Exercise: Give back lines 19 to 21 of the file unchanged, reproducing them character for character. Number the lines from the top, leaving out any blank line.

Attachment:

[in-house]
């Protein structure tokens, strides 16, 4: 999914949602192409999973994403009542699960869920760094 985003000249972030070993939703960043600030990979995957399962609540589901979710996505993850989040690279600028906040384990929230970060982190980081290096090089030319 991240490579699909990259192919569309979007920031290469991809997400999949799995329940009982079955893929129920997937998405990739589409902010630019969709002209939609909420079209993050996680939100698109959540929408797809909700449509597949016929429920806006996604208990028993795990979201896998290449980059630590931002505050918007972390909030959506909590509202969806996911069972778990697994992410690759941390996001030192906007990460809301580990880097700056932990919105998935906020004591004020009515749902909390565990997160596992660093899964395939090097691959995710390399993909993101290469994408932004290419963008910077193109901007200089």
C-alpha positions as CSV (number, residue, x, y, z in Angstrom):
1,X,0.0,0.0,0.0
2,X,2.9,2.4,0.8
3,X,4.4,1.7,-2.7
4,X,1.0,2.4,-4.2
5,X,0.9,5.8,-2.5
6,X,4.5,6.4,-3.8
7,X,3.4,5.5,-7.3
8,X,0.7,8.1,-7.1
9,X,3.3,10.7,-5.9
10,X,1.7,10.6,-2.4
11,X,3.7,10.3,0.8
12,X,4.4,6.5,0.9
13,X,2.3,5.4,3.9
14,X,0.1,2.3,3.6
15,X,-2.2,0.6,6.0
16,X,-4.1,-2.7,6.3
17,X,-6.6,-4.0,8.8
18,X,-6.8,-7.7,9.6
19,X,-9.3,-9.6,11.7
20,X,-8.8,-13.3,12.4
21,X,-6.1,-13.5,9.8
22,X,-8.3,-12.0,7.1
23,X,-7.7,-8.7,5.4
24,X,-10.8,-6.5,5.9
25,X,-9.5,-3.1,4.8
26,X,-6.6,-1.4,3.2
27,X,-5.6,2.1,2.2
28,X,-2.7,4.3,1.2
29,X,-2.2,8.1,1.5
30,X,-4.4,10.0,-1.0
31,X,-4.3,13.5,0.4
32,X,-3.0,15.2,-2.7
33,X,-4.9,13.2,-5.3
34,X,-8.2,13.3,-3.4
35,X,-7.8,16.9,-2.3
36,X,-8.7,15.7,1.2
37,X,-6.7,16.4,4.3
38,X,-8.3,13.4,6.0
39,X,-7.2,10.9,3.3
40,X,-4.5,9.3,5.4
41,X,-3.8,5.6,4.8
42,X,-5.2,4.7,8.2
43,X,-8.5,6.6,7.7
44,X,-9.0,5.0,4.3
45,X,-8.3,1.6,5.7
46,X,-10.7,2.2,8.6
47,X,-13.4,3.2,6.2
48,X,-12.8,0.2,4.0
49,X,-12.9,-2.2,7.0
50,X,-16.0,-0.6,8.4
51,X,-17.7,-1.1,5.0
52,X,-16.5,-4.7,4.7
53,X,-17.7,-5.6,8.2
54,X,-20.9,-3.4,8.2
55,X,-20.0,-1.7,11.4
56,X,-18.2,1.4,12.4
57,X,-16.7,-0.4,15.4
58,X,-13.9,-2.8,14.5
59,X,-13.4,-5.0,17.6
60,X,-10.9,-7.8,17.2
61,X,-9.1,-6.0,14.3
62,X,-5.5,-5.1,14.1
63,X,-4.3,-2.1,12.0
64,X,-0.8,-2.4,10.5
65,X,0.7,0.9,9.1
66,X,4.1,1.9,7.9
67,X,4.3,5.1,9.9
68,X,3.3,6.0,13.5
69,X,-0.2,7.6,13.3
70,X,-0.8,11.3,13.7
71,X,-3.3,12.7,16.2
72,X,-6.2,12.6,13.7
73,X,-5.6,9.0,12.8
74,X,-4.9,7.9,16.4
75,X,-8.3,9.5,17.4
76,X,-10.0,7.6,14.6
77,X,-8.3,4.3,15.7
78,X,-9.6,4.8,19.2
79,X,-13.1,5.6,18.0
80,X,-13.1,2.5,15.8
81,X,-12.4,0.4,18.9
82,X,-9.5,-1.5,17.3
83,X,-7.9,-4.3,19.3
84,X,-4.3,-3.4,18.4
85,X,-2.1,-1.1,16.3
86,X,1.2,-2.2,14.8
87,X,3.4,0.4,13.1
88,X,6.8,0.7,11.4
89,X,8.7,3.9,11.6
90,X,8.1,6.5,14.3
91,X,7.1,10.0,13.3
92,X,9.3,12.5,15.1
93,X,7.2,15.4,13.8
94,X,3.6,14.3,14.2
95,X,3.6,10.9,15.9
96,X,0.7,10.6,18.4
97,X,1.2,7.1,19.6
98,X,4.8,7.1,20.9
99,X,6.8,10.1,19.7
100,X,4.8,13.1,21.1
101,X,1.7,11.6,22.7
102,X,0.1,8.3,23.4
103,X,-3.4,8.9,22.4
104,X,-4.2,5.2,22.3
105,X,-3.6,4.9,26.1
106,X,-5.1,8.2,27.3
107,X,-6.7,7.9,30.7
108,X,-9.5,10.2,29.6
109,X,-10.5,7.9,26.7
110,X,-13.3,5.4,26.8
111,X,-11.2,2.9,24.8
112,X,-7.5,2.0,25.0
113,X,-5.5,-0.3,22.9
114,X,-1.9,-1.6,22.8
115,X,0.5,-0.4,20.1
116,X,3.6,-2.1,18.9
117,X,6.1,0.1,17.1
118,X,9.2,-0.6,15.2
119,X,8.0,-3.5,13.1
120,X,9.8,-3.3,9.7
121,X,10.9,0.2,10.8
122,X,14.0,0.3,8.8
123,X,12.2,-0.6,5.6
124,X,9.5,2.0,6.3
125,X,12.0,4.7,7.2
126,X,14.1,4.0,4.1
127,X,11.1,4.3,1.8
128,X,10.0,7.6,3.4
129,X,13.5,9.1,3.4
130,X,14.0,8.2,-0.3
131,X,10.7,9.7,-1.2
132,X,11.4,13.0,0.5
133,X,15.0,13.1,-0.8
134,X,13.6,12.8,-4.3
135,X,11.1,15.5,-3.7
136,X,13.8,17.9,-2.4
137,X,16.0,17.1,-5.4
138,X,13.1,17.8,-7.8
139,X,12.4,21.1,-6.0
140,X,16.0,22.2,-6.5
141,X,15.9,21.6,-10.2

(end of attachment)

16,X,-4.1,-2.7,6.3
17,X,-6.6,-4.0,8.8
18,X,-6.8,-7.7,9.6